Regular Route, Fairview Dome, CA

July 10, 2008 / 5.9, 8 to 11p, trad.

Today, we climb another route on Fairview Dome: the Regular Route. We had climbed this classic on one of our first trips to the Eastern Sierra, several years ago now, but I (Lucie) was not leading at the time and I wanted a shot at it.

We're getting an early start, hoping to be first in line. We saw two cars at the trailhead at 6:30AM (!) the day we climbed Lucky Streaks, so we want to be at the parking lot by 6AM. This means setting the alarm at 5AM... the price to pay to be first on such a classic climb, so close to the road… We get there as planned and to our relief, nobody else is there…yet. We reach the base of the route less than 20 minutes later, gear up and start climbing at 6:30AM. We keep an eye on the approach trail in case another party shows up, but - so far - we have the route to ourselves.

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The Regular Route (shown), on the NW face of Fairview Dome.
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Looking up at the route from the base.
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Racking up at the base.
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Starting up pitch 1 (5.9).
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Half-way up pitch 1.

The first pitch is long and quite sustained. I start climbing the left crack for one or two moves, then transition into the right crack. The going gets tougher a few feet below where the two cracks merge into one. I can't really tell where the crux will be and keep telling Eric over and over: "OK, I think I'm at the crux now". Of course, he gets a bit annoyed with me and tells me to "just move on with it". It's really not too bad. Just thin slabby face moves (unfortunately pretty slippery) with finger locks in the crack. I put in a lot of pro and am pretty much out of gear by the time I reach the tree. I had intially planned to go belay higher, on the ledge to the right but I am out of gear and rope. It's a full 200 ft from the rope-up point to the tree, but you can probably simul-climb the last bit if you only have a 50m rope - that's what we did the first time we climbed the route.

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Eric leaving the belay. It's a long pitch!
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Following pitch 1.
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Catching the first sun rays.
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Starting the short second pitch (5.8).
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Getting onto the ledge to set up an anchor.

From there, I do a very short pitch (~40 feet) to the next ledge to the right of the crack. This pitch is a bit awkward. It is good old-school 5.8, and a bit wide for my taste. I layback the widest part but Eric jams it straight in. I am glad I did not try to do it with what I had left on my rack at the end of the first pitch...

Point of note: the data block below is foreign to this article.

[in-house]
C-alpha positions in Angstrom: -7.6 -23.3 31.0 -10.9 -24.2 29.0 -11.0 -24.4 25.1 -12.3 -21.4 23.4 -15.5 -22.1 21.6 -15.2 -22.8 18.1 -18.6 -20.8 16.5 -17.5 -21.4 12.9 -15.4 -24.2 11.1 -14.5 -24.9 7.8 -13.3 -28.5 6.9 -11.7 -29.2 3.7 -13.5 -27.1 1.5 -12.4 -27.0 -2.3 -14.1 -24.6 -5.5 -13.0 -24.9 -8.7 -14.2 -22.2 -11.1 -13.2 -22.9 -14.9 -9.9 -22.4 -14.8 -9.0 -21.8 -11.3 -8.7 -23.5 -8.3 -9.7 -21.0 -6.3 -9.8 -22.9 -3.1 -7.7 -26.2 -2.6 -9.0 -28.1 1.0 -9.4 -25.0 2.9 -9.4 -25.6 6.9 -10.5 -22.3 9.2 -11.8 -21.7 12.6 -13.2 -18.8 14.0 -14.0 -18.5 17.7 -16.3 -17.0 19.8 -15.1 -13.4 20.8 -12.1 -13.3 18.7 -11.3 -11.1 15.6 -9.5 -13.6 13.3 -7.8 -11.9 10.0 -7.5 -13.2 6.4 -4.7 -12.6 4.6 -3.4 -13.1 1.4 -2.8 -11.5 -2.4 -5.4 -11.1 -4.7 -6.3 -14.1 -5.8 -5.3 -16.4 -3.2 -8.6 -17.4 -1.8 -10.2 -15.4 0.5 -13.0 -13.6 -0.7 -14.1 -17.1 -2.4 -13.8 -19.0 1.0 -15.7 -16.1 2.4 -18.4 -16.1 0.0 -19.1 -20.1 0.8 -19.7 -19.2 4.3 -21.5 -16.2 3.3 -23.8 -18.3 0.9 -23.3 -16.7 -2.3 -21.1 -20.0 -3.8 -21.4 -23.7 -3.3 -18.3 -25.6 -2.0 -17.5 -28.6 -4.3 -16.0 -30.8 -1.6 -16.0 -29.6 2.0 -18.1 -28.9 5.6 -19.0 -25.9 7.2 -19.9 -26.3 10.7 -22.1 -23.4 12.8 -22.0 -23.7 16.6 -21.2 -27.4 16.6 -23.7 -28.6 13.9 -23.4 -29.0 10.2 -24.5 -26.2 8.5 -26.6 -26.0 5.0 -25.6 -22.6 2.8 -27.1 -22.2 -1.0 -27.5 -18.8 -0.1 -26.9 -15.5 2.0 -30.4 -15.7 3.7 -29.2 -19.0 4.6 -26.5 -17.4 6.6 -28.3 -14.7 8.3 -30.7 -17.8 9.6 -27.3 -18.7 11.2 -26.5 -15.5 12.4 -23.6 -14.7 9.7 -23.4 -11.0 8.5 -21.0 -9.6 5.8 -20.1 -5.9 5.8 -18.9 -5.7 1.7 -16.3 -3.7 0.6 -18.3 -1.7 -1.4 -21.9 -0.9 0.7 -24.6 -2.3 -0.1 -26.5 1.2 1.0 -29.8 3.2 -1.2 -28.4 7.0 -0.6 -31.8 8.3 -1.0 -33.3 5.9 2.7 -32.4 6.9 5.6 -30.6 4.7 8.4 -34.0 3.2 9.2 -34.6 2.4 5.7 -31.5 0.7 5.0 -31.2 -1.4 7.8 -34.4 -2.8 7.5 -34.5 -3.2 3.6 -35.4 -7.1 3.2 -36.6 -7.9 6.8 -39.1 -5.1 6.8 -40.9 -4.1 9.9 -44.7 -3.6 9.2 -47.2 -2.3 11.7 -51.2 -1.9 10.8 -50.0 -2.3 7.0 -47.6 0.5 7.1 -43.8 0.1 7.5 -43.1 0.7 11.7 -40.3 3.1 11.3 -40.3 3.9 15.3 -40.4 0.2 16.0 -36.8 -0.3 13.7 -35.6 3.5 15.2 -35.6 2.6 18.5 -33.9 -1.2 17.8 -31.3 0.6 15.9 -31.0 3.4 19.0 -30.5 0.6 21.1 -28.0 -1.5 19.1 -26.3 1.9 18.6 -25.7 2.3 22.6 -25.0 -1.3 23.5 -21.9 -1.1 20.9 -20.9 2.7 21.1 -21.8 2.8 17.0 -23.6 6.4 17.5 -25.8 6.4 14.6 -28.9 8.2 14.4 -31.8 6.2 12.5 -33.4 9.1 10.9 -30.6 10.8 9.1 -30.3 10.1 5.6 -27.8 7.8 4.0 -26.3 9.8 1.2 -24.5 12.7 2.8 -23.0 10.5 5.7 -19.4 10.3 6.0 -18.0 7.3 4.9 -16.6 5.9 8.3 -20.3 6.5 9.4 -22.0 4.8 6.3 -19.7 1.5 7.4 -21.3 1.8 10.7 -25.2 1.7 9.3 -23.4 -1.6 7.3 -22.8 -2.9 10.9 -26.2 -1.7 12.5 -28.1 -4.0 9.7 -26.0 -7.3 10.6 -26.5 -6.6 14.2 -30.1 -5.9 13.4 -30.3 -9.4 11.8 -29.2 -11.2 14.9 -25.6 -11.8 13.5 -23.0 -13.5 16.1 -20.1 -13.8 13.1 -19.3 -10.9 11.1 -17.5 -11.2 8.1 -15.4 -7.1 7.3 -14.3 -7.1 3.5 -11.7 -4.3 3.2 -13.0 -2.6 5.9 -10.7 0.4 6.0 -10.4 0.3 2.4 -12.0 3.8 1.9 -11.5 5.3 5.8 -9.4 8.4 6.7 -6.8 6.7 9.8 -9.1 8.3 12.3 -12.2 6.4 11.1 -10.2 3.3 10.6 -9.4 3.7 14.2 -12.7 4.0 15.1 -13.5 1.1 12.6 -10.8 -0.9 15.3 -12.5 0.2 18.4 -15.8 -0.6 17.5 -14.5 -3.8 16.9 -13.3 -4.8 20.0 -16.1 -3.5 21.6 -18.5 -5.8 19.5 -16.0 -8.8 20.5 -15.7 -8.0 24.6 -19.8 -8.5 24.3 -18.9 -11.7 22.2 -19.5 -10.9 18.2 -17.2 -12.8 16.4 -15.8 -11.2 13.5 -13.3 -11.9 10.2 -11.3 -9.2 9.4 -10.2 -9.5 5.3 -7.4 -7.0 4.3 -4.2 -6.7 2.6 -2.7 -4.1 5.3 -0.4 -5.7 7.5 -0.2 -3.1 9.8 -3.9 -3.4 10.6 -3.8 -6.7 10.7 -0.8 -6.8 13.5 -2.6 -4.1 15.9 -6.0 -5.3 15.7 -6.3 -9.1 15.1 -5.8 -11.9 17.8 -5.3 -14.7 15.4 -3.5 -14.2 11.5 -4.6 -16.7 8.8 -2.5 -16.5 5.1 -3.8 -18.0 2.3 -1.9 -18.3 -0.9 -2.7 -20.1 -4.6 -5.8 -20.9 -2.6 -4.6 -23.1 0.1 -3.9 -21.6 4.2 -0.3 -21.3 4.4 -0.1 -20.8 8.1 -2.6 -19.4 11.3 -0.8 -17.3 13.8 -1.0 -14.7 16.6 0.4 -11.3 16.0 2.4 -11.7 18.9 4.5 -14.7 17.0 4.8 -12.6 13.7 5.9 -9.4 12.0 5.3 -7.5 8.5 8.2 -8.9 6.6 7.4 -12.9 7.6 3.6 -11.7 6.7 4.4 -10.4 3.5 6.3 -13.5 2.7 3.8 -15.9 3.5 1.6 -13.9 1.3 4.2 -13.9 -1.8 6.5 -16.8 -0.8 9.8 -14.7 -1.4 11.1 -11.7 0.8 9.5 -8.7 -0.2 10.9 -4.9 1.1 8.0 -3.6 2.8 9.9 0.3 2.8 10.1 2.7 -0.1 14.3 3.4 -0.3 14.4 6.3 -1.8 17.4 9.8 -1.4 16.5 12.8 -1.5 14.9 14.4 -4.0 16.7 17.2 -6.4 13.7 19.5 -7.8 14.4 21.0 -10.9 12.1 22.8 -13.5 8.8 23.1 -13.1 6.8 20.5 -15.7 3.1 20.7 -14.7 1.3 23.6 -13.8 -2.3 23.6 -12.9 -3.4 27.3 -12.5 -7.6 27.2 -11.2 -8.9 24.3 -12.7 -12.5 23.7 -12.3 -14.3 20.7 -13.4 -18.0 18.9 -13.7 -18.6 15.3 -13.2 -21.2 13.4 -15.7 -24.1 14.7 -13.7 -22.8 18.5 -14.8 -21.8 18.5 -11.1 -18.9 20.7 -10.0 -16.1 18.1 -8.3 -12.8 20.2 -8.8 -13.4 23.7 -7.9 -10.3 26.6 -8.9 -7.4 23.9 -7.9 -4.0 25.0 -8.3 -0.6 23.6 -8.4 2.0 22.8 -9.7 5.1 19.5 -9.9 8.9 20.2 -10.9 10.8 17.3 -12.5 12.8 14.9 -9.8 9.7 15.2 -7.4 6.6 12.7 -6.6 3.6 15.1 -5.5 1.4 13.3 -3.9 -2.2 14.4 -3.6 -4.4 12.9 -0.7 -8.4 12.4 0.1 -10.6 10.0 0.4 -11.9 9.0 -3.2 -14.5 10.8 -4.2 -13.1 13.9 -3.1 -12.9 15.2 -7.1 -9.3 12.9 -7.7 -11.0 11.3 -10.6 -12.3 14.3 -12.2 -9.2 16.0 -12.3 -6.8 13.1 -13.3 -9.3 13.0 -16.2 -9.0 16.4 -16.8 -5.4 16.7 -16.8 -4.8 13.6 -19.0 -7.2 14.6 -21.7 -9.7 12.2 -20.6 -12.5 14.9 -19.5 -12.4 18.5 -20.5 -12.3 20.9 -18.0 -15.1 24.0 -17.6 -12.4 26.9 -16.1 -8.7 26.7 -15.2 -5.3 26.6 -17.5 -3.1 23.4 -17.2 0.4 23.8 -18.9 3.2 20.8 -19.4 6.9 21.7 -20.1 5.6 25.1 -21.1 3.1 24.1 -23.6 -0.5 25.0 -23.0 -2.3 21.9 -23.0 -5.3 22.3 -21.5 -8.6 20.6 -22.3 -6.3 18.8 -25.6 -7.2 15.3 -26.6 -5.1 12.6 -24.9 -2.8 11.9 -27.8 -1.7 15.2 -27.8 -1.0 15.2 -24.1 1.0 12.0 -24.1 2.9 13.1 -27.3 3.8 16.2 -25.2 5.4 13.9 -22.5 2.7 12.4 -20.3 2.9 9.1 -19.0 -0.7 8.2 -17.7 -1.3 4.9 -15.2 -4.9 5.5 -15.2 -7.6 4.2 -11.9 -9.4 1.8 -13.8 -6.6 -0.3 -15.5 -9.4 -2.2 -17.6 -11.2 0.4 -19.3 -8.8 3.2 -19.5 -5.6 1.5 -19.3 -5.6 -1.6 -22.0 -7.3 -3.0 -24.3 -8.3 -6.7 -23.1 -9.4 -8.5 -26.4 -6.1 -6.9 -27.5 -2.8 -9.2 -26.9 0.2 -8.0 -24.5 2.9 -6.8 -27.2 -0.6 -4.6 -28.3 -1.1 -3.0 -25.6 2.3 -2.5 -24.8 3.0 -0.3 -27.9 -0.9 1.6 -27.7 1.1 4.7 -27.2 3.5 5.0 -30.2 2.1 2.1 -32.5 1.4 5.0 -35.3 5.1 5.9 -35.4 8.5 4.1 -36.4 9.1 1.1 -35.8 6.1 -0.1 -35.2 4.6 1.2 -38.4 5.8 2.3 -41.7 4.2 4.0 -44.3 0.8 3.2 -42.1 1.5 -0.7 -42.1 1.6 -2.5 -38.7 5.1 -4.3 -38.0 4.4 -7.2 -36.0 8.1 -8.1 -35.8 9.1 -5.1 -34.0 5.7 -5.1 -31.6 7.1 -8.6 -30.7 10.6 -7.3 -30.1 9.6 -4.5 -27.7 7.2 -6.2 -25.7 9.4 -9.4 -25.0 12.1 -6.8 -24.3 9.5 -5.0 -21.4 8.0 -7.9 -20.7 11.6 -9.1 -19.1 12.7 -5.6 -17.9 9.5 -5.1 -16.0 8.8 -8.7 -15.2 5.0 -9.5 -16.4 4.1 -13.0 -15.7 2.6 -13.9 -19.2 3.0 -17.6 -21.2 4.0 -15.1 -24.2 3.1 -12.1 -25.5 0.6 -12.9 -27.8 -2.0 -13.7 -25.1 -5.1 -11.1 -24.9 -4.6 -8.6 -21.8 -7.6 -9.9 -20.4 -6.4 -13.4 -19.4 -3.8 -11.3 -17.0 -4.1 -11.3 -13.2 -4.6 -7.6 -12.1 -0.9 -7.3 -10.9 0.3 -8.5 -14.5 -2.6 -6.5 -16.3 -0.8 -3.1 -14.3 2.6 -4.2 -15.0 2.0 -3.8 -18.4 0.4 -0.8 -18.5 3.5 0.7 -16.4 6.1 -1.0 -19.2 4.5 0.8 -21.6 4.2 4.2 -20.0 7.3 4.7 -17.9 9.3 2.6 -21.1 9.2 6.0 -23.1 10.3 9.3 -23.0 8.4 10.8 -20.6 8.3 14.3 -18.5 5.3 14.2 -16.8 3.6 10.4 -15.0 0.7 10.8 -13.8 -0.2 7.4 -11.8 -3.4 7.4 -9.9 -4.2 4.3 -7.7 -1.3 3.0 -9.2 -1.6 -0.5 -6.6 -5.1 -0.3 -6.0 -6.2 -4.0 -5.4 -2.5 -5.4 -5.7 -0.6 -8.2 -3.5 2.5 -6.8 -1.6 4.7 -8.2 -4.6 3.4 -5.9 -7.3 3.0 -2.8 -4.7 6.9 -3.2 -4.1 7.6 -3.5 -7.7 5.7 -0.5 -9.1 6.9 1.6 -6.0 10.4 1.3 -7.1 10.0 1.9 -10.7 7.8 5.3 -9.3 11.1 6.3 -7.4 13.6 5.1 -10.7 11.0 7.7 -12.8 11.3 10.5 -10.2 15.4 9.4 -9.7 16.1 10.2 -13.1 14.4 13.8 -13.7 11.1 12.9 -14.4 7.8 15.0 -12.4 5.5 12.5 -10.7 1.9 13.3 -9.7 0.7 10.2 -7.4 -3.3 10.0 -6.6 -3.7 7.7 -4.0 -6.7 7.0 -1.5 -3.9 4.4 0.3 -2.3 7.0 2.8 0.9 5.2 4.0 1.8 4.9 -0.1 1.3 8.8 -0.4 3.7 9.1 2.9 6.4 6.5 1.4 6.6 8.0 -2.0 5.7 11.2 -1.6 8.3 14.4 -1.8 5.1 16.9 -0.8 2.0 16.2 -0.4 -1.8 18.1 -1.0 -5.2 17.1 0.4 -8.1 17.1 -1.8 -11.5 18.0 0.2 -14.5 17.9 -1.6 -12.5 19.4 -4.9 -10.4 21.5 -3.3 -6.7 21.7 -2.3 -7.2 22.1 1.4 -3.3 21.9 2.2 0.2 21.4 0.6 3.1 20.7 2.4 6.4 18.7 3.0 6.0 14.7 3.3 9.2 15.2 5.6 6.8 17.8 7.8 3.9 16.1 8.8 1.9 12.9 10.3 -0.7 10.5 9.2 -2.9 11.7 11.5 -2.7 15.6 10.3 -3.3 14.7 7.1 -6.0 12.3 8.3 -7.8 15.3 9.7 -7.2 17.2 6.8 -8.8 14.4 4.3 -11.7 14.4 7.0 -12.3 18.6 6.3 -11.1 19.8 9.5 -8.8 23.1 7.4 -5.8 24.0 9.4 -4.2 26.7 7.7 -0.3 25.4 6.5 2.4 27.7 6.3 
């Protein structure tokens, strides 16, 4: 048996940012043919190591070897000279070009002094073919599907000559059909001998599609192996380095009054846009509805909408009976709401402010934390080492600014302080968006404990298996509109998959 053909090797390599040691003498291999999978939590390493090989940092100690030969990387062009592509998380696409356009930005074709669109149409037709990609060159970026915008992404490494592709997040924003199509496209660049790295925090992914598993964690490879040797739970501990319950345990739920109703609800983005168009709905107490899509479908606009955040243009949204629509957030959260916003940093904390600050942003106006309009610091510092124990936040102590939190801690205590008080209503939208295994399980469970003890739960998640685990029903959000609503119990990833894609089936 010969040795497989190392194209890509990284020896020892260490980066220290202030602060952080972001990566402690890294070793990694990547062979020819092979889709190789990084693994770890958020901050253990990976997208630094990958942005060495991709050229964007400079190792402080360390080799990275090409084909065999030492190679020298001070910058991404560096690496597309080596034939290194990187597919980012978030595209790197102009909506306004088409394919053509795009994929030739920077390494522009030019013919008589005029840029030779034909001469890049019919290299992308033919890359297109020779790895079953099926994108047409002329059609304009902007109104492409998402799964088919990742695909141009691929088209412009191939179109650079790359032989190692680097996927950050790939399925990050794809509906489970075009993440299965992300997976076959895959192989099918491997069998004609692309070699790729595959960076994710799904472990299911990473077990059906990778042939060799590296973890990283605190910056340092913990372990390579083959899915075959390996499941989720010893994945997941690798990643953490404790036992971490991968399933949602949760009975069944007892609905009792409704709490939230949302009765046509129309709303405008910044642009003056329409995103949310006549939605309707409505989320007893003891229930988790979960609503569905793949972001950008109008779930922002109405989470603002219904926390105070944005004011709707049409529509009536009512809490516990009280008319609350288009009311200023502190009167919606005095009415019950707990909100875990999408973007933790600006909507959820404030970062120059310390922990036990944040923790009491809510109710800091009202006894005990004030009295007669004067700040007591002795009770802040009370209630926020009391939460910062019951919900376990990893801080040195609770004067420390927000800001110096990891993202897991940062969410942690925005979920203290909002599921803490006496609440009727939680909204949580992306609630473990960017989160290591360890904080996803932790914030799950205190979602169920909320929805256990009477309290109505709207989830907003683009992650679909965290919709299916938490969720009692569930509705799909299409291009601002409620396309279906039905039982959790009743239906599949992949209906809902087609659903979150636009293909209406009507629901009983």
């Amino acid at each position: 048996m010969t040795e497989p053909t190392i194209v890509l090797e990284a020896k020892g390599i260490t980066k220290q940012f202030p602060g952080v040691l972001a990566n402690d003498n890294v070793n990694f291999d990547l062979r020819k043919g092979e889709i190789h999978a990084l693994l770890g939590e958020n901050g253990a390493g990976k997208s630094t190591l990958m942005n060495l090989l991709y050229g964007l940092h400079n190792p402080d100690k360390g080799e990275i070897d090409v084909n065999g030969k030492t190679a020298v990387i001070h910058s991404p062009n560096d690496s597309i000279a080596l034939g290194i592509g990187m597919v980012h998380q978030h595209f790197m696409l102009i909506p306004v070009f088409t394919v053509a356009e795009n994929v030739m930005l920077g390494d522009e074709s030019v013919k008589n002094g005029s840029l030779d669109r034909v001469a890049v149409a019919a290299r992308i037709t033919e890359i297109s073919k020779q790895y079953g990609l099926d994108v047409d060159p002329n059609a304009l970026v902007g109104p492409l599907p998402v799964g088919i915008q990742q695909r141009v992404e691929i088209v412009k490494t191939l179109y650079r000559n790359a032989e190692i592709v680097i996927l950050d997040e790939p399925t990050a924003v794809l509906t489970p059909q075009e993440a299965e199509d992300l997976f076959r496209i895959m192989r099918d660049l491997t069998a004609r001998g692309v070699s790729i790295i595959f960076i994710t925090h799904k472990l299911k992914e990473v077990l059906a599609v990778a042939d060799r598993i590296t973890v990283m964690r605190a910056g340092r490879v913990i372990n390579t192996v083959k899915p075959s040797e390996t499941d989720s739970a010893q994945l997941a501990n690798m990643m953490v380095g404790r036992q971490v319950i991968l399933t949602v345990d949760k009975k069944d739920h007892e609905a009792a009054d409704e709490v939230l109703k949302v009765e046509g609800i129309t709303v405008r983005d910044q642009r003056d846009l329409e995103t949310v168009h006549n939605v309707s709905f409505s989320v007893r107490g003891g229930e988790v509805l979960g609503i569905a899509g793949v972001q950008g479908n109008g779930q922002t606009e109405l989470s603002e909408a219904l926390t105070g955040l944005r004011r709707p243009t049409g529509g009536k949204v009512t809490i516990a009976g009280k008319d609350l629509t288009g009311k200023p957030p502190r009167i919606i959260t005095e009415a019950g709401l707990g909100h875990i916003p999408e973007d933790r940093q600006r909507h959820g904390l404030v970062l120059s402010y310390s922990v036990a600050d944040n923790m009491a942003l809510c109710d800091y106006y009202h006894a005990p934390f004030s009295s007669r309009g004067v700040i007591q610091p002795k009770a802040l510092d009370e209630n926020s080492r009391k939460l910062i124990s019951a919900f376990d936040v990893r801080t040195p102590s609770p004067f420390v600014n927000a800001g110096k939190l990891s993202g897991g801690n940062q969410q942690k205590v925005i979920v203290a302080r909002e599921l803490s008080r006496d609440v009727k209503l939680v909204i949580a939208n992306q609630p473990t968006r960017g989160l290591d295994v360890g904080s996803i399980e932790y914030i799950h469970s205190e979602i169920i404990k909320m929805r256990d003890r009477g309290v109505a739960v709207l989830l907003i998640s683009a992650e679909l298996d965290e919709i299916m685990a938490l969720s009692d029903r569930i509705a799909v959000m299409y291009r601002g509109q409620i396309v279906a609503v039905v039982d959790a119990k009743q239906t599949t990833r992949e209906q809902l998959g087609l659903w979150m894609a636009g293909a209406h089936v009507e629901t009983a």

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Belaying Eric up.
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Views of the numerous granite domes in the early morning light.
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Starting up the sustained finger crack of pitch 3 (5.8).
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Pitch 3 is a real beauty.
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Turning the small roof is probably the crux.

The third pitch (5.8) is a beauty. It starts with a very sustained fingercrack. Because it is a bit slippery, it feels a bit harder than 5.7 to me and not as secure as I would have liked. The crack sucks in nuts though and I place a lot of pro there too. Turning the small roof (5.8) turns out to be easier than I thought; I use the crack on the left and I stem between the right and left cracks. No big deal. The rest of the pitch is easy. Instead of belaying on a tiny stance on the right (just after turning the small roof on the left), I continue higher and belay on a big ledge, just below the white flake. Again, it's a full 200 feet from the belay on the ledge 40ft above the tree to the comfy ledges below the white flake.

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Above that, it's cruiser (long pitch).
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Eric getting to the belay ledge.
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More views of Tuolumne Meadows.
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Pitch 4 (5.8) is another fun pitch...
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...with more face and stemming moves.

A shorter 4th pitch brings me to Crescent Ledge. There are maybe a move or two of 5.8 but it's much easier than the previous pitch because it is not as sustained. It also involves more face and stemming moves with good rests in between. We take a break on the big ledge, have a drink and a couple of GUs. Another party is now getting started with the first pitch.

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Belaying on Crescent Ledge.
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Eric joining me on the comfy ledge.
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Views from Crescent Ledge.